There’s plenty to do on Maclea Island, with a bowls club, boat club, golf course and beaches for swimming and fishing and barbecue facilities in the foreshore parks. It offers some of the best views in the southern bay. A sealed road runs through the centre of the island from the ferry terminal in the south to Pat's Point picnic and swimming area in the north. A causeway connects Macleay to the quaint island of Perulpa.
Potts Point is a popular spot for picnics and swimming. Dalpura Beach, on the island’s western shores, is a top spot to relax, have a barbecue or go for a swim. This is arguably the best place to check out the stunning sunsets.
There are several boat ramps making this a great place for boating and fishing fans. And, with a flourishing arts culture, Macleay Island also has a range of galleries to explore.
While Macleay is the second largest of the Southern Islands at 6.5km long and 4km at its widest point, it boasts the largest population.
There are plenty of facilities, including local shopping centres and places to eat.
There is a range of holiday accommodation and B&Bs on the island. More information is available at the Redlands Coast Visitor Information Centre.
Schools and colleges
Macleay Island State School serves this island community. Secondary students attend school on the mainland.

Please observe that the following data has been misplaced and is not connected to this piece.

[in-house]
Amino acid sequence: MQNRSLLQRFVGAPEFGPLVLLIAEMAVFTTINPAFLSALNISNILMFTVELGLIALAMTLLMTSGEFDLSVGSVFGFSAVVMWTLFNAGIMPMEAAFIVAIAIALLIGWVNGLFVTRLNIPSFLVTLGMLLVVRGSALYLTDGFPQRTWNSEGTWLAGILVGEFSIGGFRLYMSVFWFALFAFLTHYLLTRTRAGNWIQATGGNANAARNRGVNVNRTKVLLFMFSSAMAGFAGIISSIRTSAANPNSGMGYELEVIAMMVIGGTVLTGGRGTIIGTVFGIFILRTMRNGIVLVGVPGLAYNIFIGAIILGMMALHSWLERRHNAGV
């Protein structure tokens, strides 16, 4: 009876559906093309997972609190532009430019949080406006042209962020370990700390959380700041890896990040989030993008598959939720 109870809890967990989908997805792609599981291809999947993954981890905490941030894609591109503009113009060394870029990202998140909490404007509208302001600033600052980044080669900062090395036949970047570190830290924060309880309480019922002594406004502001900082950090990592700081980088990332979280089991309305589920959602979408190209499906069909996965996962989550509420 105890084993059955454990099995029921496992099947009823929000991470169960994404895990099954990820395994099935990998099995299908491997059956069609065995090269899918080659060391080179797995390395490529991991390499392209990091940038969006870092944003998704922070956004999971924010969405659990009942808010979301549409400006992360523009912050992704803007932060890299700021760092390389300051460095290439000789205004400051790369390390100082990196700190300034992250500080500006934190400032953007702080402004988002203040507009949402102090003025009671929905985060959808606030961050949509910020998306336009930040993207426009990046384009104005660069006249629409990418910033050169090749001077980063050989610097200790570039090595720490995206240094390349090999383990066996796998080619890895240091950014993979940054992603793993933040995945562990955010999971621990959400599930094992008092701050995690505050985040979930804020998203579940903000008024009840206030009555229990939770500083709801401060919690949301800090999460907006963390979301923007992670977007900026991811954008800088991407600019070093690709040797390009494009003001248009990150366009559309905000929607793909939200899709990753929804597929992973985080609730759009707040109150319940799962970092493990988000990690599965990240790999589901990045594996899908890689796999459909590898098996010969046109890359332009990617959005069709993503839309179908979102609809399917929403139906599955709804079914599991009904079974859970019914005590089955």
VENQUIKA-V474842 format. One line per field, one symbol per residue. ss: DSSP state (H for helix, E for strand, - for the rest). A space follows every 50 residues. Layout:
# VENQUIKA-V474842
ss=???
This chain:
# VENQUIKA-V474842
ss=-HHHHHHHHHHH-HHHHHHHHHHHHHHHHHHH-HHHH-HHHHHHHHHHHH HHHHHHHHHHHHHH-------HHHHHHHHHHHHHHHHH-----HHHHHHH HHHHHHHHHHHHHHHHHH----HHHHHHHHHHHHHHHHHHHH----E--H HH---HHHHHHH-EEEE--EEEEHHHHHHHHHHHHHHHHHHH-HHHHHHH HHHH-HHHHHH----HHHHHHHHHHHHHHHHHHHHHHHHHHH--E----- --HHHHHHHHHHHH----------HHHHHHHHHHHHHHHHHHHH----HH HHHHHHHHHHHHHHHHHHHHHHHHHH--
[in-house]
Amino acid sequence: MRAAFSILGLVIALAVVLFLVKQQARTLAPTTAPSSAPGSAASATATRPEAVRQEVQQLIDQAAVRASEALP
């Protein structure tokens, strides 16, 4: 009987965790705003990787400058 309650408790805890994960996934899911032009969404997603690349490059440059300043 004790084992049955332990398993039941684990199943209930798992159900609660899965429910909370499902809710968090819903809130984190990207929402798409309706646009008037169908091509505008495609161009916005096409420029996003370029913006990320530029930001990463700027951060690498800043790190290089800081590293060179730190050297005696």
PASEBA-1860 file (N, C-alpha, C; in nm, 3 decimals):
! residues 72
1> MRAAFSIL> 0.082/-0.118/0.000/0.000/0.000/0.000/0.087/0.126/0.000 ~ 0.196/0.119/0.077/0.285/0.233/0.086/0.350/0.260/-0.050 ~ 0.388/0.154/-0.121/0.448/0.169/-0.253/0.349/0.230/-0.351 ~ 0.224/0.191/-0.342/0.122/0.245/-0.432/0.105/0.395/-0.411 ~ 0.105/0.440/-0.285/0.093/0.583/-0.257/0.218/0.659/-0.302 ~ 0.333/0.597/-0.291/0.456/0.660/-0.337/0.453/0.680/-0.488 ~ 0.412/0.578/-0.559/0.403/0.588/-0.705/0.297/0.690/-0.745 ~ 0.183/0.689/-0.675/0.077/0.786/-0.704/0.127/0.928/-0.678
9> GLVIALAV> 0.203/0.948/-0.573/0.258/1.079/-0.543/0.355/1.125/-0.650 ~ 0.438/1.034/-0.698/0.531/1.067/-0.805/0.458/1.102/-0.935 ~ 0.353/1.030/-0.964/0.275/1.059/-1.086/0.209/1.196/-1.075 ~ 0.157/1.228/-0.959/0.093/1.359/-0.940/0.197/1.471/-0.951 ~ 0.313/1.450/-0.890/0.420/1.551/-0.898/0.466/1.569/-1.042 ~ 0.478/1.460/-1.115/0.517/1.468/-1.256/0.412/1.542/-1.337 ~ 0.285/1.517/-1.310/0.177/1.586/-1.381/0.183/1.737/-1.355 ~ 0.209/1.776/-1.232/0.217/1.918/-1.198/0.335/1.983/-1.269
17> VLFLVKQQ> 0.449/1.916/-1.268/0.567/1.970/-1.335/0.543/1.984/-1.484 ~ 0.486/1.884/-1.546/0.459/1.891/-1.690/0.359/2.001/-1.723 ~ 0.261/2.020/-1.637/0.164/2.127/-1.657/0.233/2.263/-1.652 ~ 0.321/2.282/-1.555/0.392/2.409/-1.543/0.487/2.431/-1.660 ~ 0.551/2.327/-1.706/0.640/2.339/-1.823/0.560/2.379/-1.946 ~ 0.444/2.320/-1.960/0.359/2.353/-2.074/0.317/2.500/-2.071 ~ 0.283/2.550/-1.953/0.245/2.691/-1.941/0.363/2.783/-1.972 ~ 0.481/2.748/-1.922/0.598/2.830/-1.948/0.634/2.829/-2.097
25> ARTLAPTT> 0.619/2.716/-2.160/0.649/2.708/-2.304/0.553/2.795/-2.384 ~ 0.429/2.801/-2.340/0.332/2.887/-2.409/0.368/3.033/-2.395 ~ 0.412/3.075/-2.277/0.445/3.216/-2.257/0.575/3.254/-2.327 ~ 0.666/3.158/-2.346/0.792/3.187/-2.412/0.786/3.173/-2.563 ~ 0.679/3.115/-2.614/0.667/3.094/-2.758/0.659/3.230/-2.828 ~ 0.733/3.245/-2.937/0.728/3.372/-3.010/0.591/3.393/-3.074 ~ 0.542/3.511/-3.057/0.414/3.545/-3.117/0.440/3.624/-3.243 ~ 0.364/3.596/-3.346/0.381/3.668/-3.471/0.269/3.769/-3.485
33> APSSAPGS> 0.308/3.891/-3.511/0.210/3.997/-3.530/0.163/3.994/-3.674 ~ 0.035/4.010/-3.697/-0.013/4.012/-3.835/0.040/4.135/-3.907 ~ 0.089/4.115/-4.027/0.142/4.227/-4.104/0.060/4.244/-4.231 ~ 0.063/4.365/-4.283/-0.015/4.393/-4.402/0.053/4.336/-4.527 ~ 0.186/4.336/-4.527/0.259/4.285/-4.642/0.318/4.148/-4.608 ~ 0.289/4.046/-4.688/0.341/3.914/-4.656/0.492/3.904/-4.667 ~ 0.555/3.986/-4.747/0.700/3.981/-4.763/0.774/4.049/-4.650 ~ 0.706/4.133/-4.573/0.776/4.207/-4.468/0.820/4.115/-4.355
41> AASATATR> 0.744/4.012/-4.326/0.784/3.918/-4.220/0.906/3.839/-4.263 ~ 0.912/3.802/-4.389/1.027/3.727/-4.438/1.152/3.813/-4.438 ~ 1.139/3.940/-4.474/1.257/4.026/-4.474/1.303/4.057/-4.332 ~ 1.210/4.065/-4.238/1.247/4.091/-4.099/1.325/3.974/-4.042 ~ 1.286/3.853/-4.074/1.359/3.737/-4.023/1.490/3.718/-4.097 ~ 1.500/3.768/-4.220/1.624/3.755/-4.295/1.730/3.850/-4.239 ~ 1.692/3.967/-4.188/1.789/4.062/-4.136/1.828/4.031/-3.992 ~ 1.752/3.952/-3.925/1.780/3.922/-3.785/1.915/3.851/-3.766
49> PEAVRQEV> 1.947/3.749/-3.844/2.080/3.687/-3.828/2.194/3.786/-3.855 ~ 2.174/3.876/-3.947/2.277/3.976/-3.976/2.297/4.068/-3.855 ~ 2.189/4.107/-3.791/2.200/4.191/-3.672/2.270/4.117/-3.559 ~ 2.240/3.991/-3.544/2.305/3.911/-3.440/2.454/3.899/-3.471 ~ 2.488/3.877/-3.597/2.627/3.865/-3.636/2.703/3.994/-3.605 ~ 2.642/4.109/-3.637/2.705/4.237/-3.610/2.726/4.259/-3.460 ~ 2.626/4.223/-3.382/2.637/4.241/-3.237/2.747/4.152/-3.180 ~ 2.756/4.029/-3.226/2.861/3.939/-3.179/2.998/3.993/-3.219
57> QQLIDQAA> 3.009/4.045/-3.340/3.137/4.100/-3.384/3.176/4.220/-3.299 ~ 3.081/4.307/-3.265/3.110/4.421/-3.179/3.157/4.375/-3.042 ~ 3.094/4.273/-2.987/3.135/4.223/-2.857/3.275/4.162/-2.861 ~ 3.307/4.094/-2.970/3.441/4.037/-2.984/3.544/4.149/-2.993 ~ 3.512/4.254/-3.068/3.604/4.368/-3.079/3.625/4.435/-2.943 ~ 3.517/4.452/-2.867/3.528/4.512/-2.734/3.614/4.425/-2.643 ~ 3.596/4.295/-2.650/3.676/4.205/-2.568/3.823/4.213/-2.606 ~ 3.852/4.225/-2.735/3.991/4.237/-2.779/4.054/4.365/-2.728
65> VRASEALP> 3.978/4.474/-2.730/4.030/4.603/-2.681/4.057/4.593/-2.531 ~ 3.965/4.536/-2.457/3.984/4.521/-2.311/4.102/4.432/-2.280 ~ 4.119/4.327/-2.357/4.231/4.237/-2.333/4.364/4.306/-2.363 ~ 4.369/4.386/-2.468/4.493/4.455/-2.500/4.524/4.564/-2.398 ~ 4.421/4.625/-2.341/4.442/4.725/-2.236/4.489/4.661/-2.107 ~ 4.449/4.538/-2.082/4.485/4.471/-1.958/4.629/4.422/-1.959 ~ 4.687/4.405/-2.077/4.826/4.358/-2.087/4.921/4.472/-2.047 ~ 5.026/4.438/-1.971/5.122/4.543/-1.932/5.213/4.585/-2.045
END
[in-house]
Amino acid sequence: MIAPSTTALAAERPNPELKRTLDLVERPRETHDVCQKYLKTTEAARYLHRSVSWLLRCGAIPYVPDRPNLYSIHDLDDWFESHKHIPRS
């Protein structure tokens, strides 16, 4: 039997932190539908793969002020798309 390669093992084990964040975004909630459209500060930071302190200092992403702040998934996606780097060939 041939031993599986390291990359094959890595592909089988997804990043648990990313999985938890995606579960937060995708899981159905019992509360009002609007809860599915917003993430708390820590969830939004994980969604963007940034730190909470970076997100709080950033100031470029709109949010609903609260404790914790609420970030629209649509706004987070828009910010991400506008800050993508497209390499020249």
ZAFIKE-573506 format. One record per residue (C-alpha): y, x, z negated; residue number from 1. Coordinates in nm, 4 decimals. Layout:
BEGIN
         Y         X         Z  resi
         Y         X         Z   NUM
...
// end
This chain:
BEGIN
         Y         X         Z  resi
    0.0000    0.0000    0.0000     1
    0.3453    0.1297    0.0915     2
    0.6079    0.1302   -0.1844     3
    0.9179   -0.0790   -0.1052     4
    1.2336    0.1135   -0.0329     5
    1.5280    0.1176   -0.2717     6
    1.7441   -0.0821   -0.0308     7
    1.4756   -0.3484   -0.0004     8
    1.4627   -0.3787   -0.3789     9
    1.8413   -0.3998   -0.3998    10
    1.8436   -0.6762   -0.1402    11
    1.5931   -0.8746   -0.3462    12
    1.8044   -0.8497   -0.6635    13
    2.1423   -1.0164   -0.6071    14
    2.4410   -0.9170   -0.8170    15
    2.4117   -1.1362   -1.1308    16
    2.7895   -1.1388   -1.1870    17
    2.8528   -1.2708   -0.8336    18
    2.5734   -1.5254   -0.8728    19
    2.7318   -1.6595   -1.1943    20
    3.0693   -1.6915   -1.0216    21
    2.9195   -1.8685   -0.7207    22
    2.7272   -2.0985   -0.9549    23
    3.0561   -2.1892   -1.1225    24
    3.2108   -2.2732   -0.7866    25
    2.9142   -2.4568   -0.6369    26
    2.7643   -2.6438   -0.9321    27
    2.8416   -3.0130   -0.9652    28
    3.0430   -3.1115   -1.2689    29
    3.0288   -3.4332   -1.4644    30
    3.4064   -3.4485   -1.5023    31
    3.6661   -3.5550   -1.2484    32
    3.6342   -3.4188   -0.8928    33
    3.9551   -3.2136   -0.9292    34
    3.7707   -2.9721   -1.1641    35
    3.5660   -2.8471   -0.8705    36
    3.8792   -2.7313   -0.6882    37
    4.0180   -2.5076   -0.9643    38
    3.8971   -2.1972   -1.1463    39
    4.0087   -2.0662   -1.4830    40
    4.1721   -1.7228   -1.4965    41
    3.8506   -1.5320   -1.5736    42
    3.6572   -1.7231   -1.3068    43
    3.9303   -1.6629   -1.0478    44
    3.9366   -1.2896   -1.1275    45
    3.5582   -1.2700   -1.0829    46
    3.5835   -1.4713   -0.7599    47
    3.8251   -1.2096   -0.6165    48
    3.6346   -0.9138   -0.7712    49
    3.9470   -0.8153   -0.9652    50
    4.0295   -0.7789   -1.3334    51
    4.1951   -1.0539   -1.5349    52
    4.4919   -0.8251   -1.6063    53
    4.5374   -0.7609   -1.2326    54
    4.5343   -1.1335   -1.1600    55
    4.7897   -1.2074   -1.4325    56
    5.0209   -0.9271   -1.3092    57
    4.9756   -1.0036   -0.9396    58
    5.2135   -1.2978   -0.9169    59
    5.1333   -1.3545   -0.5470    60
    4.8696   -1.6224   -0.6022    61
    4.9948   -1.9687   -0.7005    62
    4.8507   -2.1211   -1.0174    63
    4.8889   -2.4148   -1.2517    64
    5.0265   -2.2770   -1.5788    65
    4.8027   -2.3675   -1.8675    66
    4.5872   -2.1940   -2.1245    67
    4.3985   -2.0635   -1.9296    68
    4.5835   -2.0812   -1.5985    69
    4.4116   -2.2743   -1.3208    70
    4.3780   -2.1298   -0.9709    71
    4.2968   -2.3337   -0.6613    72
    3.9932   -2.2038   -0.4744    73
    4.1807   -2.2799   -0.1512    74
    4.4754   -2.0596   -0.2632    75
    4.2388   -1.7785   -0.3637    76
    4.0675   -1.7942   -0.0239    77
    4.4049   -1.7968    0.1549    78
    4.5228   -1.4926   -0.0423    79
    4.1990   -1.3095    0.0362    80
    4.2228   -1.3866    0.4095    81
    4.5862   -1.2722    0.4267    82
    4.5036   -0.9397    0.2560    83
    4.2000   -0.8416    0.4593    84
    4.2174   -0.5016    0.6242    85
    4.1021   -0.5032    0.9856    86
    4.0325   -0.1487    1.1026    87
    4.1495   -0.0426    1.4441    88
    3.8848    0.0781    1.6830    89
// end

Passenger and vehicle ferries depart from Weinam Creek Marina, Weinam Street, Redland Bay:
- Southern Moreton Bay Island Ferry – 07 3206 8033 – passenger ferry
- Stradbroke Ferries – 07 3488 5300 – vehicle ferry
Inter-island transport is free. Mainland bus services connect with island transport services.
For a time, the island was widely known as Tim Shea’s Island. Timothy Shea was Irish convict transported in 1826, arrived Moreton Bay July 1827, escaped from Dunwich and lived on Thompson’s Point near a water hole for 12-14 years. In 1851 he was imprisoned again. An 1865 map shows subdivision on Macleay Island allowing for roads, wharves and reserves for aboriginal sites, including Corroboree Point. Well known as an important aboriginal site right from beginning, Corroboree Point was camp of oysterman Thomas Lucas.
In 1865 the first lease-holder was Robert Perkins Campbell, son of Tinker Campbell. He took up leases under coffee and sugar regulations. Tinker Campbell set up a salt-works on Pininpinin Point, on southern tip of the island c1866 – now Cliff Terrace. He made no money, and possibly it was a front for a rum distillery. The Campbell family owned the whole island at this stage, and used South Sea Island (Kanaka) labour to build his enterprises.
Find more about our local history on our library Local History section.
Macleay Island is in Division 5 (Cr Mark Edwards).
Visit the popular parks on Macleay Island.